Here’s yesterday’s installment of The Daily Stat from the Harvard Business Review:
|DECEMBER 27, 2012|
|Why You Don’t Like Donating to Charities That Offer Thank-You Gifts|
|Research participants were willing to donate 38%
less, on average, to public broadcasting if the U.S. nonprofit offered a
thank-you gift, in this case a pen, say George E. Newman and Y. Jeremy
Shen of Yale University. A promised gift of a tote bag brought intended
donations down 17%.
A thank-you gift creates ambiguity in the donor’s mind about whether
the donation is supporting the charity or is a quid-pro-quo, the
|Source: The counterintuitive effects of thank-you gifts on charitable giving|
Frankly, thank you gifts have never enticed me to make a contribution to a not-for-profit organization.
In fact, they act as a reverse incentive on me, making it less likely that I will give.
Rightly or wrongly, I have a visceral reaction that goes something like this: If they can afford to give me something for my contribution, maybe they don’t need my money. Maybe, I think, they could save a few bucks and lower their cost of operation by not buying thank you gifts.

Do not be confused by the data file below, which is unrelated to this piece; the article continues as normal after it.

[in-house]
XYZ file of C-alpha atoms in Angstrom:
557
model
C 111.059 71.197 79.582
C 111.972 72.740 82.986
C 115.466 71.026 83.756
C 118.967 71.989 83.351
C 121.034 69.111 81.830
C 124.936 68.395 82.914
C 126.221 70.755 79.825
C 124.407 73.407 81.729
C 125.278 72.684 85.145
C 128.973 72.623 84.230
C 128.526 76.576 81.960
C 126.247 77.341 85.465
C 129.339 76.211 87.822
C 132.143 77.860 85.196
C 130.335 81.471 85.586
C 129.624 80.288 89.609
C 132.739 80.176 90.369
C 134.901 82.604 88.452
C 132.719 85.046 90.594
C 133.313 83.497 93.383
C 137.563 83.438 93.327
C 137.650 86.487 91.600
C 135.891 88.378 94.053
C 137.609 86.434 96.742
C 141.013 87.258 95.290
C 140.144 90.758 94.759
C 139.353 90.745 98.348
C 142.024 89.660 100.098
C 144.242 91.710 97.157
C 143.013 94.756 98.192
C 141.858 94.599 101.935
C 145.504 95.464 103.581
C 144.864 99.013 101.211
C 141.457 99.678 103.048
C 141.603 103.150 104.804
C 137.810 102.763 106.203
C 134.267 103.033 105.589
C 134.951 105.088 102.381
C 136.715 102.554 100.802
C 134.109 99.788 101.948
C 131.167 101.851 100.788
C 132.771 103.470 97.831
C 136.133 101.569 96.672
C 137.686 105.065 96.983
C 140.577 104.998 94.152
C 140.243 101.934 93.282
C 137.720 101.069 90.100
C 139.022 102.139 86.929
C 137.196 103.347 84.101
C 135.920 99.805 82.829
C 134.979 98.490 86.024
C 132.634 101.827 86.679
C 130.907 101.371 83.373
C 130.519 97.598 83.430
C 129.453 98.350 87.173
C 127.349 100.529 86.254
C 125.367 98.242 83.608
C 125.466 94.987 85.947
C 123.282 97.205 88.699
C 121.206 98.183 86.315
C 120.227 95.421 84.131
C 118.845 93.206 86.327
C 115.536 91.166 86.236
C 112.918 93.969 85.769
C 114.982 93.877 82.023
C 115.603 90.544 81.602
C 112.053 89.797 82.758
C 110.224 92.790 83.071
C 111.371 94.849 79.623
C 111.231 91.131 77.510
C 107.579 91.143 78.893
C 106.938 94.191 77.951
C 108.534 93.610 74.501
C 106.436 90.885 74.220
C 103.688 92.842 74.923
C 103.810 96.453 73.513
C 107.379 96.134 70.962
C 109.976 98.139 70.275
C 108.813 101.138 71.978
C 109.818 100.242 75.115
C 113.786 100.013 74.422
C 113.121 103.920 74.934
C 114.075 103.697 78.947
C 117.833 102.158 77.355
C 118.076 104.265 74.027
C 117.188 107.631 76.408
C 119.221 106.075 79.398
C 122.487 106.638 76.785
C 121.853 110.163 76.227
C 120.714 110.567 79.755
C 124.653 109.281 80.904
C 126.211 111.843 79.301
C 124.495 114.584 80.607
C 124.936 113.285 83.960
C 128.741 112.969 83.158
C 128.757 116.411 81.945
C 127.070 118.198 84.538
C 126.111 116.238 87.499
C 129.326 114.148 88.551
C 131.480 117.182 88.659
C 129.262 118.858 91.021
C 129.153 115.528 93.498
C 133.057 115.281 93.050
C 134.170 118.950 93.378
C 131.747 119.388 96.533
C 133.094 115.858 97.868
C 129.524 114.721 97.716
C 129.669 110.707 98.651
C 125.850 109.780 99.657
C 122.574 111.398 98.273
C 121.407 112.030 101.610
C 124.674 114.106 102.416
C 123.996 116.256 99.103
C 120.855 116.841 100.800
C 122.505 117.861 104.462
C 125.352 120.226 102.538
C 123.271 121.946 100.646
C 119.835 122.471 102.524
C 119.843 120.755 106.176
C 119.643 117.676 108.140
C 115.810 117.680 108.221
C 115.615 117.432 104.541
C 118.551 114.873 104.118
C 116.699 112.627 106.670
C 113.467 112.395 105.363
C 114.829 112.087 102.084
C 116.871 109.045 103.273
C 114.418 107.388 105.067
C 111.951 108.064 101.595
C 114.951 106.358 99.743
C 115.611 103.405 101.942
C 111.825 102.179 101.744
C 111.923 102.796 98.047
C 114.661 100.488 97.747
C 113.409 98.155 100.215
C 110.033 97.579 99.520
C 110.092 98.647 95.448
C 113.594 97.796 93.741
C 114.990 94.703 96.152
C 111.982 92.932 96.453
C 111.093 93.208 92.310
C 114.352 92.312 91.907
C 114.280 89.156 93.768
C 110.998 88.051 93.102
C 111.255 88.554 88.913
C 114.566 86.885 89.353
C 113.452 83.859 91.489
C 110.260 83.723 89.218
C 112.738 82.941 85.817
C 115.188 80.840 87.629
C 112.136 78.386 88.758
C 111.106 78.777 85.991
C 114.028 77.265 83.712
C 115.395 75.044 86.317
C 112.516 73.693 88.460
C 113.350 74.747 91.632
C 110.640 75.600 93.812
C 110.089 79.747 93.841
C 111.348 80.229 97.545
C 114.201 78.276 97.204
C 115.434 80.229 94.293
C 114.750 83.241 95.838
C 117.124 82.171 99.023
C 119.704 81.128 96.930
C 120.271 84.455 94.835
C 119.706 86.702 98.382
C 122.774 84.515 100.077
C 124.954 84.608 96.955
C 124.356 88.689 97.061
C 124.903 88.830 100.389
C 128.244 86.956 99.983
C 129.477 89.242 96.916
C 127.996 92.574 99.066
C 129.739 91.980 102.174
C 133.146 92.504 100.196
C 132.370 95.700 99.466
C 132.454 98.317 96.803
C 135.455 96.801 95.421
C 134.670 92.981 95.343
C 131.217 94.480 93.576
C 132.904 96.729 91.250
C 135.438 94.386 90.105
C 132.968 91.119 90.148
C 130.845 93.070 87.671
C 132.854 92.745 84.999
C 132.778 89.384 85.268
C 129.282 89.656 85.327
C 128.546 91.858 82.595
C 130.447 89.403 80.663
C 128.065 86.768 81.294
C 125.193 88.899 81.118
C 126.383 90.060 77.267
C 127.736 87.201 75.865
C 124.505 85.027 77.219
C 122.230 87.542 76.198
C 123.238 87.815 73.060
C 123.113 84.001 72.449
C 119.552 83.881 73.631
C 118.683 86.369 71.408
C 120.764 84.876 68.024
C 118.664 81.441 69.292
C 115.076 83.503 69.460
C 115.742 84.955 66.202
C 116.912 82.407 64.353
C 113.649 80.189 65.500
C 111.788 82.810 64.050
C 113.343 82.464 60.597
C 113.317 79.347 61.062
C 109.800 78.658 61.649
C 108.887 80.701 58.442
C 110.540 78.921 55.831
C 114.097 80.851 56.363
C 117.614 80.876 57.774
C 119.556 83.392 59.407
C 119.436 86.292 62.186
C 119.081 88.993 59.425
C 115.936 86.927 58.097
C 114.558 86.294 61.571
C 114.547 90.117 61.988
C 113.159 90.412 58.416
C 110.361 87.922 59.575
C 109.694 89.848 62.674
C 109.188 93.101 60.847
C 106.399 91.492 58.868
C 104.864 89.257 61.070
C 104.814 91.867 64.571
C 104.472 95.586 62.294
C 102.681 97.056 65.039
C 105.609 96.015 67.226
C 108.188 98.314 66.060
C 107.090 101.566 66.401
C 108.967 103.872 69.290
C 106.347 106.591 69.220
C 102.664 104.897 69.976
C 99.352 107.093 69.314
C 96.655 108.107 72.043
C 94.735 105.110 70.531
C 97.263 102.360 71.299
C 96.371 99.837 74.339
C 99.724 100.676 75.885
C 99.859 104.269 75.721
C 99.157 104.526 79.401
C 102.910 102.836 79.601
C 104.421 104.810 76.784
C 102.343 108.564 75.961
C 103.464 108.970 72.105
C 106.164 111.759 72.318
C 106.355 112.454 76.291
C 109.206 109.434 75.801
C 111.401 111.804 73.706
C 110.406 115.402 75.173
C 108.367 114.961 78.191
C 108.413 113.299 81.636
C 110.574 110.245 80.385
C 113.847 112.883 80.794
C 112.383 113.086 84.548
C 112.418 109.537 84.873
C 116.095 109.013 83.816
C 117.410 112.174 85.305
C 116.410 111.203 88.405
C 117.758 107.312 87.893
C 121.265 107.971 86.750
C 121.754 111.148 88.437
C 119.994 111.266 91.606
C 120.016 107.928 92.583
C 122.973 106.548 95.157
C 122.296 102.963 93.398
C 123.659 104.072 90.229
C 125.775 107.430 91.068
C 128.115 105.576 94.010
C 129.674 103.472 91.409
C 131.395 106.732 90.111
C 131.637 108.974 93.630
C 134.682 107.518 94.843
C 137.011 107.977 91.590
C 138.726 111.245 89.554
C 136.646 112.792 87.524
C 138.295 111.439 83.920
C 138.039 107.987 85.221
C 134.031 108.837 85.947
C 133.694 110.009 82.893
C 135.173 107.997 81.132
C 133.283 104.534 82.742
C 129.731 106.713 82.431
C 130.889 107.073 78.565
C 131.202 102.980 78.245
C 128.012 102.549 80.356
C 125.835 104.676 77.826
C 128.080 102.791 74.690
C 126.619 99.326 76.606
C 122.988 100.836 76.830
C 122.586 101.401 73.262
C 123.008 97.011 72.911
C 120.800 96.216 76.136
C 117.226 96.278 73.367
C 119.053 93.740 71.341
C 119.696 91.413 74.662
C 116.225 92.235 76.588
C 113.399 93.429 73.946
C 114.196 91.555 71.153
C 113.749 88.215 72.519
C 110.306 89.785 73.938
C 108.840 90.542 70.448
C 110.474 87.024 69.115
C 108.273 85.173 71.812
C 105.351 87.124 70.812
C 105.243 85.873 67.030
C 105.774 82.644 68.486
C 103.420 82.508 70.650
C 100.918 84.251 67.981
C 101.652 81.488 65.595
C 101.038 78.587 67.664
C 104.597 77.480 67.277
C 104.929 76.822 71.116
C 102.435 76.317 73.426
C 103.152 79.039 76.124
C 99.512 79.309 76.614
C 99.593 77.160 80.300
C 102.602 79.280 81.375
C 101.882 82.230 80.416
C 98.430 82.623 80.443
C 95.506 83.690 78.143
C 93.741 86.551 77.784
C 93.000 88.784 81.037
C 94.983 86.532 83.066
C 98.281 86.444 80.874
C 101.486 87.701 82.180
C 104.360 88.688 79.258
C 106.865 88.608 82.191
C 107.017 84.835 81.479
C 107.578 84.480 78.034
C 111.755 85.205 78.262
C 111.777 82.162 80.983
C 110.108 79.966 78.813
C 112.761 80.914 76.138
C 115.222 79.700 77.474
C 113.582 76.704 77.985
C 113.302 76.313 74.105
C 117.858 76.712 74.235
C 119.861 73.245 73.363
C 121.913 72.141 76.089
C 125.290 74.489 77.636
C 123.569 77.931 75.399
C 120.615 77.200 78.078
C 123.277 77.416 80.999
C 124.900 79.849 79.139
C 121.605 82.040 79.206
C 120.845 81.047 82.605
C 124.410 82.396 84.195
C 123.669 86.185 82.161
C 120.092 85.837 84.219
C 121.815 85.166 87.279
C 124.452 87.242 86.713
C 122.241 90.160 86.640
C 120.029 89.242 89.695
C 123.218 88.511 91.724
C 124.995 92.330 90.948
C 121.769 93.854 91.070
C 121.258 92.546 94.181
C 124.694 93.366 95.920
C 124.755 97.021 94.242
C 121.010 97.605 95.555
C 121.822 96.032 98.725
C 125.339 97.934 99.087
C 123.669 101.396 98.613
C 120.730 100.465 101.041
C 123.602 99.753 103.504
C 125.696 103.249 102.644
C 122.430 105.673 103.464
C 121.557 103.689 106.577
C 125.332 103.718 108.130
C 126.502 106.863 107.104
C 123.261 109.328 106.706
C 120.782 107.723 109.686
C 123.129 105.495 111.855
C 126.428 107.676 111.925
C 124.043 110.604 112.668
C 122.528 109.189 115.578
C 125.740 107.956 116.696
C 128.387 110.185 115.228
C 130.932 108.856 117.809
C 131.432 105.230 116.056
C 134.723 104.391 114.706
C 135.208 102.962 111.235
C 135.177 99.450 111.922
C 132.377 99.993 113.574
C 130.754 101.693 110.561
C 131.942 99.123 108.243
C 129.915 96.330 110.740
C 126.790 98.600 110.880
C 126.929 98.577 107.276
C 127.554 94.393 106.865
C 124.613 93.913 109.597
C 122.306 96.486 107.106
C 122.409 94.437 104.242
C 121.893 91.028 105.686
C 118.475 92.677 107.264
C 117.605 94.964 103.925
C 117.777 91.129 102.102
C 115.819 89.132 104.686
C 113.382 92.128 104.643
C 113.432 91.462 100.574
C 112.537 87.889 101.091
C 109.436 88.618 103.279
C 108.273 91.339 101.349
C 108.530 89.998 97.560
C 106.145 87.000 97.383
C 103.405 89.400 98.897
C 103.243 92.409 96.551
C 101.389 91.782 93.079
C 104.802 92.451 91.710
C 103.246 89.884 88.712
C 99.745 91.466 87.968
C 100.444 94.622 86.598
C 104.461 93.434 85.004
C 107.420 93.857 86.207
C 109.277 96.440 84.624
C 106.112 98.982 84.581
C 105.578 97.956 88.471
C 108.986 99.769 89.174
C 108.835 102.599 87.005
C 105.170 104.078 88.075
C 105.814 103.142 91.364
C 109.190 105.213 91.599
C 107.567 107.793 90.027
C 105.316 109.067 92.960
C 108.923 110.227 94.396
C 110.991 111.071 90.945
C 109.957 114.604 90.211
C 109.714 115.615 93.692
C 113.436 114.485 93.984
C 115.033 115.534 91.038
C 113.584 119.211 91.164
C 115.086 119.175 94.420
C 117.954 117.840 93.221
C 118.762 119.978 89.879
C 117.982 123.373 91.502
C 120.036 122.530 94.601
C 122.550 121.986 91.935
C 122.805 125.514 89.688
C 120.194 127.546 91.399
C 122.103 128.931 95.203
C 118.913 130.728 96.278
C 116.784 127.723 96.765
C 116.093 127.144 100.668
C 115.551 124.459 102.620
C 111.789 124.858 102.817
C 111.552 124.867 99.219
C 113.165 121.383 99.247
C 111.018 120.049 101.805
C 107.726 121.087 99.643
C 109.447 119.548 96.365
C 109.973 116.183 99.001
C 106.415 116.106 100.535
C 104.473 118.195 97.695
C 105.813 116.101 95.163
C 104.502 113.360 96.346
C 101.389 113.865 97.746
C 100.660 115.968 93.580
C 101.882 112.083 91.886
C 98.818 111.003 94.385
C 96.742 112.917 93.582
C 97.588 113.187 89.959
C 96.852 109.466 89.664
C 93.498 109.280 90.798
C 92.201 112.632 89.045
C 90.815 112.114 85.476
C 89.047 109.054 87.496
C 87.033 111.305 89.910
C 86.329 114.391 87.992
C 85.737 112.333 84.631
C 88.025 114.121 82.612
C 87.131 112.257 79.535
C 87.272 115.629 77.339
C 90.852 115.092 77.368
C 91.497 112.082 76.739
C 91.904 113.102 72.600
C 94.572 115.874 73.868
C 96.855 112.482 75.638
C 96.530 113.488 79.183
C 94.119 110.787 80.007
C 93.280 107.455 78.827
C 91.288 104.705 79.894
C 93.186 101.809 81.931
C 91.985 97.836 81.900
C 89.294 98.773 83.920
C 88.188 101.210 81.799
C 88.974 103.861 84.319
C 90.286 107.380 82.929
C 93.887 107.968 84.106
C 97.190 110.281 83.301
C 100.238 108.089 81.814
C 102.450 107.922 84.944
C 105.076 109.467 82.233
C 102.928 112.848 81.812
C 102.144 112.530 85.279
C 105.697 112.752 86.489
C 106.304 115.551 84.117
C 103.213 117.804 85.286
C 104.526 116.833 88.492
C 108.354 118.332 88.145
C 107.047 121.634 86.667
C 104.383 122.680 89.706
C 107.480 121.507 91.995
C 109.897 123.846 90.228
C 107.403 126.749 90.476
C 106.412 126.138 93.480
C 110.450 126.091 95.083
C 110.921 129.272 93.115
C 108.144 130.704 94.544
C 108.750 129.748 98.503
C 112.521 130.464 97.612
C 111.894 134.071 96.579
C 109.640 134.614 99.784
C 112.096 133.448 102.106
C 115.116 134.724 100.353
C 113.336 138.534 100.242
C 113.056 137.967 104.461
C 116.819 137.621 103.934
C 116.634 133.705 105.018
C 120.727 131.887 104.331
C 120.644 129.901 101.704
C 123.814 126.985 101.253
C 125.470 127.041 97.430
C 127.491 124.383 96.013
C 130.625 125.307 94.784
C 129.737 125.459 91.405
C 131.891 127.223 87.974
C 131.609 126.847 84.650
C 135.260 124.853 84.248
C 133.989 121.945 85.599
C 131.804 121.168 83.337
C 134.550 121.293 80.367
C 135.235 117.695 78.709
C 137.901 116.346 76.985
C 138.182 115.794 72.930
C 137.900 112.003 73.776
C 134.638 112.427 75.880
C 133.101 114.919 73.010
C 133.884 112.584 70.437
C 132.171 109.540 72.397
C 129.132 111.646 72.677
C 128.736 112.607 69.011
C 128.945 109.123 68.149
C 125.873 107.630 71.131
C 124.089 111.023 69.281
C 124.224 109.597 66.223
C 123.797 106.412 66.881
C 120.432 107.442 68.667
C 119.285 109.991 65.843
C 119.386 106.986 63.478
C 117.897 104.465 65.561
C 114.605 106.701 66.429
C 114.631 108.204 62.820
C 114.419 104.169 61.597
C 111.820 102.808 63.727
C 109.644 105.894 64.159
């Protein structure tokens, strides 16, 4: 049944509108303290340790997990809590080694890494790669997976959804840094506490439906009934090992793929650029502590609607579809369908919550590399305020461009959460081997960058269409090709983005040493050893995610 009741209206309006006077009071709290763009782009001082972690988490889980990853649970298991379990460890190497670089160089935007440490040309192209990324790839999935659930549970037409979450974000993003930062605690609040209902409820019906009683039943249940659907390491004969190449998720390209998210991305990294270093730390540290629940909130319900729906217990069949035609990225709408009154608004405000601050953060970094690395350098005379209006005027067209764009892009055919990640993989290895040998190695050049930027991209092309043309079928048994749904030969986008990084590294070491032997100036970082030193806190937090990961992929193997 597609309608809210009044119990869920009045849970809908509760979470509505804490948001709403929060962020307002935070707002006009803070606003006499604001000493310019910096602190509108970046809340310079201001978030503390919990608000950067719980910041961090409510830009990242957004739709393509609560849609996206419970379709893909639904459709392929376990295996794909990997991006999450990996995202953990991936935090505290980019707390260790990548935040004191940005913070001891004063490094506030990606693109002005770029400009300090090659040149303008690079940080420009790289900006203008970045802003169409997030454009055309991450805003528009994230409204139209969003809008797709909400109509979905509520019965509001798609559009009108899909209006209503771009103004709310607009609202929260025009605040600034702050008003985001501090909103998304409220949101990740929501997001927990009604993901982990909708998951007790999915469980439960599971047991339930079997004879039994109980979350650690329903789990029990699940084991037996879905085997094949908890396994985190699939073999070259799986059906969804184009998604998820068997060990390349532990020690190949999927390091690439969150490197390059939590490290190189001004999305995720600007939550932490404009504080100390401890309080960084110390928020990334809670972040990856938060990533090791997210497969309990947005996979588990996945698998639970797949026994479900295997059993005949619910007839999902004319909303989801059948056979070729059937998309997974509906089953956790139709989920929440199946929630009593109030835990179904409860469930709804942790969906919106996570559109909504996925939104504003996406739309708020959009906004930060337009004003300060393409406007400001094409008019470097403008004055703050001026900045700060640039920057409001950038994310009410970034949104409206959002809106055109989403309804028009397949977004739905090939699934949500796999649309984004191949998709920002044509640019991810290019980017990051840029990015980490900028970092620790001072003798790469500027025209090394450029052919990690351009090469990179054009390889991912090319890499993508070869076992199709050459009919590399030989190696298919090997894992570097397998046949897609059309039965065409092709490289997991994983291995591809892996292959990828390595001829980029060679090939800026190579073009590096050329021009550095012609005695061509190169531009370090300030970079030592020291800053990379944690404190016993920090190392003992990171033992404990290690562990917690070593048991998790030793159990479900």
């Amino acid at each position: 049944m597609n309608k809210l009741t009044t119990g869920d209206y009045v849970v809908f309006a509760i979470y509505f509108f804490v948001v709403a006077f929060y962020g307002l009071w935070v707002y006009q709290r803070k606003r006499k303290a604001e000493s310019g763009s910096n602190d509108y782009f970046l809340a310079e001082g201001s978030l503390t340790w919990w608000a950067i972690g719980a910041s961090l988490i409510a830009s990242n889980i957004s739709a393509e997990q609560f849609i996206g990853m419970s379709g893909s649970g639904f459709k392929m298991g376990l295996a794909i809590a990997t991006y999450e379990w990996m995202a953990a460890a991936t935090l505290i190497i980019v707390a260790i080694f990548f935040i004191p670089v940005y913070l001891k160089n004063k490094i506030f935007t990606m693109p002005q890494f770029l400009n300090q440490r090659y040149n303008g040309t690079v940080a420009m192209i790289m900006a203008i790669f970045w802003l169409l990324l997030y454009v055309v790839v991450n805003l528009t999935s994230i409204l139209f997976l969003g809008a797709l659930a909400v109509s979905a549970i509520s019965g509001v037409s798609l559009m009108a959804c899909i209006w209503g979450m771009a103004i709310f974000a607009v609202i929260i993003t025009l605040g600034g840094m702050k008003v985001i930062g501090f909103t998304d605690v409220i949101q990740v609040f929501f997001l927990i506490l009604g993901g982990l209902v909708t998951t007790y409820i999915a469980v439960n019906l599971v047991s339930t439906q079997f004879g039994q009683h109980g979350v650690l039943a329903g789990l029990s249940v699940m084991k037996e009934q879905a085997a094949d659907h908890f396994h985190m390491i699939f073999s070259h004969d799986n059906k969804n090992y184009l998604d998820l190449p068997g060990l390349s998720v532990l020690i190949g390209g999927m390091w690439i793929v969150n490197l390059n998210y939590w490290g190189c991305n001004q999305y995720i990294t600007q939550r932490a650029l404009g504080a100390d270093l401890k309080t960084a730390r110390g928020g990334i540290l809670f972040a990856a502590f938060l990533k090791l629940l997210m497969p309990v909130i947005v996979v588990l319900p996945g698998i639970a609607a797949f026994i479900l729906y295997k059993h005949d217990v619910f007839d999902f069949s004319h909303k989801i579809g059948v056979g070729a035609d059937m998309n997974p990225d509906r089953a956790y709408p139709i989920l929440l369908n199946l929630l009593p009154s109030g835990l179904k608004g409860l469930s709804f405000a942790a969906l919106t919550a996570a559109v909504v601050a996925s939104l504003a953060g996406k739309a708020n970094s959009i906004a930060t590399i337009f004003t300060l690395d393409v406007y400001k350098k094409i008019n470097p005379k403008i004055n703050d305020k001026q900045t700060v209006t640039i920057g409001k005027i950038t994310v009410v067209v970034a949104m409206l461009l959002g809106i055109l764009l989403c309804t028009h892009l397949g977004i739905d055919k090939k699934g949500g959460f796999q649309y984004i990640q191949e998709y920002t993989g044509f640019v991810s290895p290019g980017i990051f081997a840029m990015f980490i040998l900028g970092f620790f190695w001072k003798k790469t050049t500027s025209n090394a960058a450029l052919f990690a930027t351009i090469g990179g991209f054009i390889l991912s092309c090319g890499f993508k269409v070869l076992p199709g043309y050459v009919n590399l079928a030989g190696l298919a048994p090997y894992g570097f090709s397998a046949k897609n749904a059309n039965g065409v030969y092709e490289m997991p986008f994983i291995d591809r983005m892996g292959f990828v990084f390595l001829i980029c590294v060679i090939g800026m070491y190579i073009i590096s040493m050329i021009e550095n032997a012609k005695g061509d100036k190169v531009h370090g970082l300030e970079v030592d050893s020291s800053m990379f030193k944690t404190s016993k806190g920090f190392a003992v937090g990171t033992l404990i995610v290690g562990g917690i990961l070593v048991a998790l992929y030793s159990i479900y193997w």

Now, I’m sure that at least some of the thank you gifts offered by not-for-profits are donated by corporate sponsors who, in turn, are able to write the donations off on their taxes.
But that raises another issue. Even though taxpayers, individual or corporate, would be crazy not to take advantage of the charitable deduction of our tax laws, I’m not a fan.
There are several reasons for this.
[To read the entire post, please go here.]